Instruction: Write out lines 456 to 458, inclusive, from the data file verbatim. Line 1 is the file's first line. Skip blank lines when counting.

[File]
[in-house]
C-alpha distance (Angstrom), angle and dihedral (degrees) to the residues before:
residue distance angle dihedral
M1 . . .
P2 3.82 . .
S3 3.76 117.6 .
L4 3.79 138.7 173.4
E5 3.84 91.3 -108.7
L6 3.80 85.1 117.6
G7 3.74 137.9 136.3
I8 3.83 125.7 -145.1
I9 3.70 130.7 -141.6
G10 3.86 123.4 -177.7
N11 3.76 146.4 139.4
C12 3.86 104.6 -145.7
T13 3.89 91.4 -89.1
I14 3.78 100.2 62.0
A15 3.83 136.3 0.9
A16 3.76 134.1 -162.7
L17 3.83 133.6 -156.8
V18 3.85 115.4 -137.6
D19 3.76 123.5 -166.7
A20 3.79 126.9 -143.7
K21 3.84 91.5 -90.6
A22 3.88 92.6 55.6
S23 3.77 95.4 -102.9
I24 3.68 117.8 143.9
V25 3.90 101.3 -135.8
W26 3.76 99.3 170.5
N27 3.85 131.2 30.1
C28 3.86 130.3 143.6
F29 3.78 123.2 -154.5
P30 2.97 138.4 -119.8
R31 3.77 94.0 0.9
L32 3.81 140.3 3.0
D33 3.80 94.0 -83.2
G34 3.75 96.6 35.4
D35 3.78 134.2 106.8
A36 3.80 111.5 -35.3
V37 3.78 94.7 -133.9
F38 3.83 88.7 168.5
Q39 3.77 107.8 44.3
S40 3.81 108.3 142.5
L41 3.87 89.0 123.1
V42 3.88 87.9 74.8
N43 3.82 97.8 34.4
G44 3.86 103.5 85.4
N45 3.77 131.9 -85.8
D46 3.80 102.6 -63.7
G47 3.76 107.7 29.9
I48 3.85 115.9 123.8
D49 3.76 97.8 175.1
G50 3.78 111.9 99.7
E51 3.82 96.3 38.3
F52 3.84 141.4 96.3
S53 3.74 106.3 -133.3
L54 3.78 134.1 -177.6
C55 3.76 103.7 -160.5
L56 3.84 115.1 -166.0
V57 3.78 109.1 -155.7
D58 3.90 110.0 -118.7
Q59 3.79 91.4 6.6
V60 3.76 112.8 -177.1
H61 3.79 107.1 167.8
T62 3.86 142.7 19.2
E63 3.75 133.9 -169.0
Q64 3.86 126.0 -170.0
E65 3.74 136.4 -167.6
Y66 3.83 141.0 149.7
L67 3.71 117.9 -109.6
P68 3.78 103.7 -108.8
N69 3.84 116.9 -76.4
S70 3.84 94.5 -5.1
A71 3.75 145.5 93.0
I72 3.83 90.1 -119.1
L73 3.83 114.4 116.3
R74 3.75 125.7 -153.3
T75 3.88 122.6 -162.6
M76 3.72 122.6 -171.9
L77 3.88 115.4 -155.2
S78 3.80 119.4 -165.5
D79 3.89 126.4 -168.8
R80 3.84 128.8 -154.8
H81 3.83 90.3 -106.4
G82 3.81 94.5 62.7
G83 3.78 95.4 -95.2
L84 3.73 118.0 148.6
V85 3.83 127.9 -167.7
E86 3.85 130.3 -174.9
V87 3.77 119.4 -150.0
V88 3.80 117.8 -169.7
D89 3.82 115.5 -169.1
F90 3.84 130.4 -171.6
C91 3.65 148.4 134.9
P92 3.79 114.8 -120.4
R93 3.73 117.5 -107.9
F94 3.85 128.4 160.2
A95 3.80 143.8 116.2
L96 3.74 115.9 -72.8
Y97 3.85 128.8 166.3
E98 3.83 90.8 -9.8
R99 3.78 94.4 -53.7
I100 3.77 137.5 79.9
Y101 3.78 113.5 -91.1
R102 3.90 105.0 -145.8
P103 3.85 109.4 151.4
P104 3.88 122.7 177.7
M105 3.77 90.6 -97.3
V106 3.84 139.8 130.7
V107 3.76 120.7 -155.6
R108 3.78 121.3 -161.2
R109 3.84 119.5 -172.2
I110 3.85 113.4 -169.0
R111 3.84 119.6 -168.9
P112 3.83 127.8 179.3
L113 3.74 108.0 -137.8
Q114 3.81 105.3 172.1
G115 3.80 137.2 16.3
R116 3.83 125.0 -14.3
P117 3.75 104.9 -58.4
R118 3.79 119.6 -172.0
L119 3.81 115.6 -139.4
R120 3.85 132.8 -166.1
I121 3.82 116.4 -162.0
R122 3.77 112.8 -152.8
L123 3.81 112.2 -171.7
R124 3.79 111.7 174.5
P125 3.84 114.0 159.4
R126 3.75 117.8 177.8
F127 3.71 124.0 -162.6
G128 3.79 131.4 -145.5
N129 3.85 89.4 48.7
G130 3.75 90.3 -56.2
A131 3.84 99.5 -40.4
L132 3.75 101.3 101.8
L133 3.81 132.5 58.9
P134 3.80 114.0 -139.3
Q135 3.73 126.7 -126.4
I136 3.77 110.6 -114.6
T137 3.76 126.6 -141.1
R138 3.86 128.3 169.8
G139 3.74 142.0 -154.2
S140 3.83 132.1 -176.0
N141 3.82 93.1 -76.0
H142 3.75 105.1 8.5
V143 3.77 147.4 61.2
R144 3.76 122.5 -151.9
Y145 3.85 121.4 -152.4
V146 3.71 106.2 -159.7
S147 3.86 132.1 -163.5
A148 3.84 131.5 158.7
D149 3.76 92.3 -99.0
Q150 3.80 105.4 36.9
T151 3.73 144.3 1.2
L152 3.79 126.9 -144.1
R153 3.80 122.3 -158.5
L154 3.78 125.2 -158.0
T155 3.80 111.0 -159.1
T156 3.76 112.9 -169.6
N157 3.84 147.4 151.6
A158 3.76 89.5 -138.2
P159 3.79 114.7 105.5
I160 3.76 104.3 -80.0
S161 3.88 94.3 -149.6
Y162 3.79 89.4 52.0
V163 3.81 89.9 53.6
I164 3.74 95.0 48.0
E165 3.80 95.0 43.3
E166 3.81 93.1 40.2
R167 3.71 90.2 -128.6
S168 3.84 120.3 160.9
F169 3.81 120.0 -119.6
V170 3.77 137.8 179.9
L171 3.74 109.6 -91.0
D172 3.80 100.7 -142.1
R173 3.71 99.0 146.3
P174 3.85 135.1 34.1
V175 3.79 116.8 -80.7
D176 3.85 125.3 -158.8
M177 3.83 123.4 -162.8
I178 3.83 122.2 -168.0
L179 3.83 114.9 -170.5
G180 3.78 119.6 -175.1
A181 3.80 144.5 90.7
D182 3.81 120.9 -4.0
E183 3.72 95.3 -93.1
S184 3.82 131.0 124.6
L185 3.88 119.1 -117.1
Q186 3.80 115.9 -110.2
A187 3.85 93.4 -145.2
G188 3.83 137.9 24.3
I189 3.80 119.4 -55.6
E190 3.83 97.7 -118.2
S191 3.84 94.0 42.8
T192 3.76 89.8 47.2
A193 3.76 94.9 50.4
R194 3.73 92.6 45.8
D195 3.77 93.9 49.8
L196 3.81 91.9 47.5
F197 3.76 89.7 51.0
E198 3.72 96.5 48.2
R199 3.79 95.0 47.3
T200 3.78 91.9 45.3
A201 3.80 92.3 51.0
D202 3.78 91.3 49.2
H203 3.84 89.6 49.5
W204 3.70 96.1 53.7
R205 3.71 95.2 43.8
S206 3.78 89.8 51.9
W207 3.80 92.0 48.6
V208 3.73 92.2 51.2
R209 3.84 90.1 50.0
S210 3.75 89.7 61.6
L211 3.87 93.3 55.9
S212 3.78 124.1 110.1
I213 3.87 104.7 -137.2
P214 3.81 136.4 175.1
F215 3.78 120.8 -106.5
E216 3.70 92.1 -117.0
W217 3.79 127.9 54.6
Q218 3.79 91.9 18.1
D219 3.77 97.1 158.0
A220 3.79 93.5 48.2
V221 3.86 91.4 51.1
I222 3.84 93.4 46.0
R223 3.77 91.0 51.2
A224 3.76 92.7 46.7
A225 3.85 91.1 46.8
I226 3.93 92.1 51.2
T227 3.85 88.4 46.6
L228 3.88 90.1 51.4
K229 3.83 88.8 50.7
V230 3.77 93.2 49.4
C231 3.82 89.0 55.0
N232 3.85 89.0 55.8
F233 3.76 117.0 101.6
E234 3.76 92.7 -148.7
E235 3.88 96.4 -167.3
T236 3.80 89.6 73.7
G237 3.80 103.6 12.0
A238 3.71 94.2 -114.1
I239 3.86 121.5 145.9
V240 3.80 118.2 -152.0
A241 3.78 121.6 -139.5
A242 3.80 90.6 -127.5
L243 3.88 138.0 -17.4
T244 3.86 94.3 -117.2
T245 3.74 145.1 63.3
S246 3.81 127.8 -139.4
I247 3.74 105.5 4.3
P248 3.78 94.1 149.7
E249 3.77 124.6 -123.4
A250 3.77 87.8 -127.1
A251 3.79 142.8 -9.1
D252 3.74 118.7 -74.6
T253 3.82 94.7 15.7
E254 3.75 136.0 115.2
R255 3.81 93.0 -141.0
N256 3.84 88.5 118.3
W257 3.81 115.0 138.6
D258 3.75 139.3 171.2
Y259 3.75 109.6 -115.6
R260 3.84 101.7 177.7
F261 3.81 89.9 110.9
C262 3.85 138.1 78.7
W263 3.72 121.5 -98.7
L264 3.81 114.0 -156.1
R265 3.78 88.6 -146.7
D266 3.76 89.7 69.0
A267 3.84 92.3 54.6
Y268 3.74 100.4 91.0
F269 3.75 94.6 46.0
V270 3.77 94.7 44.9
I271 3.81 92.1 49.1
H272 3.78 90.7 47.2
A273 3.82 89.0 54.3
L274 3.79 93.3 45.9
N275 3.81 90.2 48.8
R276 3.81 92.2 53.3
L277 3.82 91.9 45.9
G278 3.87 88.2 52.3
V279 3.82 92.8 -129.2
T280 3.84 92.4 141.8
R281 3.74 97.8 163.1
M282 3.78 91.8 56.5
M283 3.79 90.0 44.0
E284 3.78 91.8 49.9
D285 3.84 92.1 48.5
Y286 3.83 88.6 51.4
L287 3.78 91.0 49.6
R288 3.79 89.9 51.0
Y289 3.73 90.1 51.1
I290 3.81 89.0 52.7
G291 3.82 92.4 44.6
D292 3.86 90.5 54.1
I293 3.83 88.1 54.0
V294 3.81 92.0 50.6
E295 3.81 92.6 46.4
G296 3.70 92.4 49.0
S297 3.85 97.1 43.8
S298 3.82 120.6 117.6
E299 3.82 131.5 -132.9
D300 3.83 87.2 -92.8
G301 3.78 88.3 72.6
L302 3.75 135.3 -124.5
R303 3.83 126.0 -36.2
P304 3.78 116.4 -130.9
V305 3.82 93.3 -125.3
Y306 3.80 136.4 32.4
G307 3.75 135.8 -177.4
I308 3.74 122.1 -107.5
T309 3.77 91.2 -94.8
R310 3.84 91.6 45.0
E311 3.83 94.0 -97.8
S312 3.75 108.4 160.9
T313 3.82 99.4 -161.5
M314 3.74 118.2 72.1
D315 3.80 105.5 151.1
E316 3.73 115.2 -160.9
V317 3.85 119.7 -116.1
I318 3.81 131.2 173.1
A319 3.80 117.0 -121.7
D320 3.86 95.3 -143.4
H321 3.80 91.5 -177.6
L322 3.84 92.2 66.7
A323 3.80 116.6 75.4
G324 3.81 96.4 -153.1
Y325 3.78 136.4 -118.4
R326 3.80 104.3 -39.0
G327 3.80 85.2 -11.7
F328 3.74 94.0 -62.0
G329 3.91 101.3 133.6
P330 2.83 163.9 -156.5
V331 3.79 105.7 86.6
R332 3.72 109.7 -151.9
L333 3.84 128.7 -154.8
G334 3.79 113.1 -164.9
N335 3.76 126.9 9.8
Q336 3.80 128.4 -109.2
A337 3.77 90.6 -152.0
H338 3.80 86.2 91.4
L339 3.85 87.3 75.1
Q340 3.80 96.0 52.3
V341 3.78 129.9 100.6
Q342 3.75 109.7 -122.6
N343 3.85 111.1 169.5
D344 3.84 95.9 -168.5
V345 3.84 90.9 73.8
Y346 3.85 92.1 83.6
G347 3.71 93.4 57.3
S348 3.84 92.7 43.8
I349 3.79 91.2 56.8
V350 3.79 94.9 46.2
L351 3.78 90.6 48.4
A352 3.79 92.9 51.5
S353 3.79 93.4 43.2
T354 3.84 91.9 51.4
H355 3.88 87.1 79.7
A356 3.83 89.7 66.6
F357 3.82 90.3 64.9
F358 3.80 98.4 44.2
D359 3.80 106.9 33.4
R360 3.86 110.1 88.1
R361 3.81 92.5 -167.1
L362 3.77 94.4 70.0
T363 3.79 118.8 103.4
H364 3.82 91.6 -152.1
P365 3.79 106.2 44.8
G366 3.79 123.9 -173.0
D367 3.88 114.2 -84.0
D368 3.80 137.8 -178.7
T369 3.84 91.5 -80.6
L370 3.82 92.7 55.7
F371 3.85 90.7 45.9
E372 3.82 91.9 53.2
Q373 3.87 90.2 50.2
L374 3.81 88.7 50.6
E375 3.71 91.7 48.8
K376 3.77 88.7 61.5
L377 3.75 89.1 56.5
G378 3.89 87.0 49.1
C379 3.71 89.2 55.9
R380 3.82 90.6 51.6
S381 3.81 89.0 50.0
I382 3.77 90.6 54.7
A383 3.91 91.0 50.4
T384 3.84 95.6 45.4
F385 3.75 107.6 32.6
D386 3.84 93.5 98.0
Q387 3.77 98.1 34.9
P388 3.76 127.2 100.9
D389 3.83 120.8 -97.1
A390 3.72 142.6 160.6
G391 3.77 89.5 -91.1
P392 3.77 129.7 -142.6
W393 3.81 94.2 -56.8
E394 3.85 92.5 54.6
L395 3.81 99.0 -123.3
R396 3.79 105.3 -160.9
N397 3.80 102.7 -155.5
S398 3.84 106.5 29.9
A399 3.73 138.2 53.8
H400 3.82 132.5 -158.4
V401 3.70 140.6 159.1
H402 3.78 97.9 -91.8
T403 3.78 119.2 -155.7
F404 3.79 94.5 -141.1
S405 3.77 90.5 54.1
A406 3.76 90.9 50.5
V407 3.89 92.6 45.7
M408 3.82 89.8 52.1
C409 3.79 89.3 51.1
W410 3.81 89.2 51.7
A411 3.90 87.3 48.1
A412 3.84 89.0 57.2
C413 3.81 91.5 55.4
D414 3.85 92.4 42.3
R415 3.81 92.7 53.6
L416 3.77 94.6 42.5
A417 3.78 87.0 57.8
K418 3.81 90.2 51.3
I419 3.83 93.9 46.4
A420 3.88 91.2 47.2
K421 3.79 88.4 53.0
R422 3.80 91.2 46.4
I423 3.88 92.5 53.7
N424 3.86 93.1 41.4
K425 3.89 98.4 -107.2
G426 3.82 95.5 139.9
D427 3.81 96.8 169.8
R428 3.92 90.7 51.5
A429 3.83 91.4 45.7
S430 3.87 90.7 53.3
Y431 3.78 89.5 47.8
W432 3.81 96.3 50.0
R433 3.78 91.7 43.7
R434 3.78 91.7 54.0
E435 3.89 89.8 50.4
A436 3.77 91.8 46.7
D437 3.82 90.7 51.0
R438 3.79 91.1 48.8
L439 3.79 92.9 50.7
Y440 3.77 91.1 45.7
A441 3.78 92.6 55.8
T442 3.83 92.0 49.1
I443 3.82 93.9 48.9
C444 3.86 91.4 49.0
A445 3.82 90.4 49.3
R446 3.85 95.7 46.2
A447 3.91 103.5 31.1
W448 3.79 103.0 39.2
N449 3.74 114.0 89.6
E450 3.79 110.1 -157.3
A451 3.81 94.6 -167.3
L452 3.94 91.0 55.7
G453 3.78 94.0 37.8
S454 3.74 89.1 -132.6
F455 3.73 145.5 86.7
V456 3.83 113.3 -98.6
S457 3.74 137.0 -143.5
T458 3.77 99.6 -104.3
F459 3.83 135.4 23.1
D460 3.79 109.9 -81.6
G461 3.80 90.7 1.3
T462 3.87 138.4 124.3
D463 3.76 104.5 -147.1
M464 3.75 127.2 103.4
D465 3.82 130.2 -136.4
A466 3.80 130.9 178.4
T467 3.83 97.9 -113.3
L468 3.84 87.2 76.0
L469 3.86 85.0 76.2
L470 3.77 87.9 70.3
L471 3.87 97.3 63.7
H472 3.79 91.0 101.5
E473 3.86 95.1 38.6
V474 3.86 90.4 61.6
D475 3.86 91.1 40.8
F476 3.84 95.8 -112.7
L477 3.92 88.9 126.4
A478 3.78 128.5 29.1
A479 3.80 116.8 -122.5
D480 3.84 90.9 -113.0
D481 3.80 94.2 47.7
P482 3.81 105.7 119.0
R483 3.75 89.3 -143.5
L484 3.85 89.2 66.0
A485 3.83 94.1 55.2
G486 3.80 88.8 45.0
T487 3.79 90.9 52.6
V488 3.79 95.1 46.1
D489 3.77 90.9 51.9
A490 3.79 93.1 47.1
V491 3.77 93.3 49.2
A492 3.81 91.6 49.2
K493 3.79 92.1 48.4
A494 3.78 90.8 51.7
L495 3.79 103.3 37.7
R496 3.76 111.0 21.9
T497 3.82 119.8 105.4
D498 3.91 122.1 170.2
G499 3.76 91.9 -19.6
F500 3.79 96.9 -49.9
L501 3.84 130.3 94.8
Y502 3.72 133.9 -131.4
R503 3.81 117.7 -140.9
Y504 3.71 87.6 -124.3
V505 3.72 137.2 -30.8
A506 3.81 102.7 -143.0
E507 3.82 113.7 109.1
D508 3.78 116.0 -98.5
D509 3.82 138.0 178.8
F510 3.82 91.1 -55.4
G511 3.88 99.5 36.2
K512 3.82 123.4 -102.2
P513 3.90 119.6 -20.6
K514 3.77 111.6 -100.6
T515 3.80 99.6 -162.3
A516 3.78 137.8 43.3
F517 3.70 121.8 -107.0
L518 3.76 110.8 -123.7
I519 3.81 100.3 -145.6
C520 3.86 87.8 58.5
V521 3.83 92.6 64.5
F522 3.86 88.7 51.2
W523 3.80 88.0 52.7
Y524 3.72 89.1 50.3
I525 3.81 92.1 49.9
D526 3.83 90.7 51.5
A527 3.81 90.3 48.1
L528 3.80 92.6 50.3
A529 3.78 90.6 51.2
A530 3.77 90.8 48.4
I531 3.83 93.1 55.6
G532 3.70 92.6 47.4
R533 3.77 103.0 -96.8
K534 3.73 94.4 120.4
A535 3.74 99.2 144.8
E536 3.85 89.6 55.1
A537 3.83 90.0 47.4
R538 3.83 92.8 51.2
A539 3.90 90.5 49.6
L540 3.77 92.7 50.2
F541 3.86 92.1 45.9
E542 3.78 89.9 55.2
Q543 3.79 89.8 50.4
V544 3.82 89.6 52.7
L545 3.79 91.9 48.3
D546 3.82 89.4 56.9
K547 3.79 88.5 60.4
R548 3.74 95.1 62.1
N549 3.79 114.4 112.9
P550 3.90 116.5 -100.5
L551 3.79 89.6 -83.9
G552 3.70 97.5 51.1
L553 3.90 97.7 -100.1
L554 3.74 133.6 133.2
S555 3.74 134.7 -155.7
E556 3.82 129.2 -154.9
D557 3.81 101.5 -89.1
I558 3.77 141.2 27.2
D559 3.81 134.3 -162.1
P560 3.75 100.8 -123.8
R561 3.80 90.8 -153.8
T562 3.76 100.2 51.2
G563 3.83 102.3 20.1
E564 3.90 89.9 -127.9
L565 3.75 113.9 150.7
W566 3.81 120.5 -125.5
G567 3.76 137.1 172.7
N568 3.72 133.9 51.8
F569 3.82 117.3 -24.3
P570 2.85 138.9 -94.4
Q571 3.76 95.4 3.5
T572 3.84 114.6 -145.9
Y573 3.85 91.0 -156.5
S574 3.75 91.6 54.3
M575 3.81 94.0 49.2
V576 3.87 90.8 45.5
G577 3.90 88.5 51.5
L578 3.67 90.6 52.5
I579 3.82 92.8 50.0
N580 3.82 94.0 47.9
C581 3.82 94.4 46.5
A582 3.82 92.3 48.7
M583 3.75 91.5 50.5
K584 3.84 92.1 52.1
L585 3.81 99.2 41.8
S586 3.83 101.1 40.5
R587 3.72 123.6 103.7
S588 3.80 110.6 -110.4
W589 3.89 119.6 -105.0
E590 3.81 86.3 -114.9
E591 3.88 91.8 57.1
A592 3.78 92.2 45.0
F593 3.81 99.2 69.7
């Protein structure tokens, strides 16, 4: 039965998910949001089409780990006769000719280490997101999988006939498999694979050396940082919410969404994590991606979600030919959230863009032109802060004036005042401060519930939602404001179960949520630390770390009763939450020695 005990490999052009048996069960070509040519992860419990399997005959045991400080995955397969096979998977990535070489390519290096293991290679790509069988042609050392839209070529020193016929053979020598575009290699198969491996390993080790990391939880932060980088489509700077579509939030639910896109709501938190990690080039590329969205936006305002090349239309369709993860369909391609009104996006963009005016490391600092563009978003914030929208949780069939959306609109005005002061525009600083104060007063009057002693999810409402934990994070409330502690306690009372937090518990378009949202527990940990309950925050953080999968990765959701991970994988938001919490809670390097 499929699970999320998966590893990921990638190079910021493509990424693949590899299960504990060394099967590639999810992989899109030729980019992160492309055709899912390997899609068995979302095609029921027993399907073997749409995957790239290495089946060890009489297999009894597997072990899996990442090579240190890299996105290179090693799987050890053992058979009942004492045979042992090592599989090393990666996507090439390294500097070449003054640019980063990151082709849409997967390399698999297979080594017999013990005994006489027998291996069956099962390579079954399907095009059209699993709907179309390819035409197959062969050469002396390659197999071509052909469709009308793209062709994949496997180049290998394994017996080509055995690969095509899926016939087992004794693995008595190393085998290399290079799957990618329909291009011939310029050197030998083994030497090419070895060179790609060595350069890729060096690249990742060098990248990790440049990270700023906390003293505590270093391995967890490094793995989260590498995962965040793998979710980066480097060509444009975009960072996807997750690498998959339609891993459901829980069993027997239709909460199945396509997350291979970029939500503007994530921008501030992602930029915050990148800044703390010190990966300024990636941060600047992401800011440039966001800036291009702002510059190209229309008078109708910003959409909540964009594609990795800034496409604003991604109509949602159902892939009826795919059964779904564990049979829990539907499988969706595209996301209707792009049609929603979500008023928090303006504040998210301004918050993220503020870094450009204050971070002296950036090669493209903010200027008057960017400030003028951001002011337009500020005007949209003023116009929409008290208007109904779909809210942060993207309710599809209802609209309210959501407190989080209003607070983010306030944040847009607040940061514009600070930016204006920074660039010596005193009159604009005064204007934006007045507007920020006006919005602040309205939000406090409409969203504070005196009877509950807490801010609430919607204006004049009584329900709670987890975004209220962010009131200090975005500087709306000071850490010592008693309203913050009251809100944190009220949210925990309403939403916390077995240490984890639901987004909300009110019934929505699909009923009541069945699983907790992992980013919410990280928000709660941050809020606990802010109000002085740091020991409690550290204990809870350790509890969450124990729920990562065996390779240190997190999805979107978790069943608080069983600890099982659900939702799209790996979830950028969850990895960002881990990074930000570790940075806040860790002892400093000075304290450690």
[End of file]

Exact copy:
G453 3.78 94.0 37.8
S454 3.74 89.1 -132.6
F455 3.73 145.5 86.7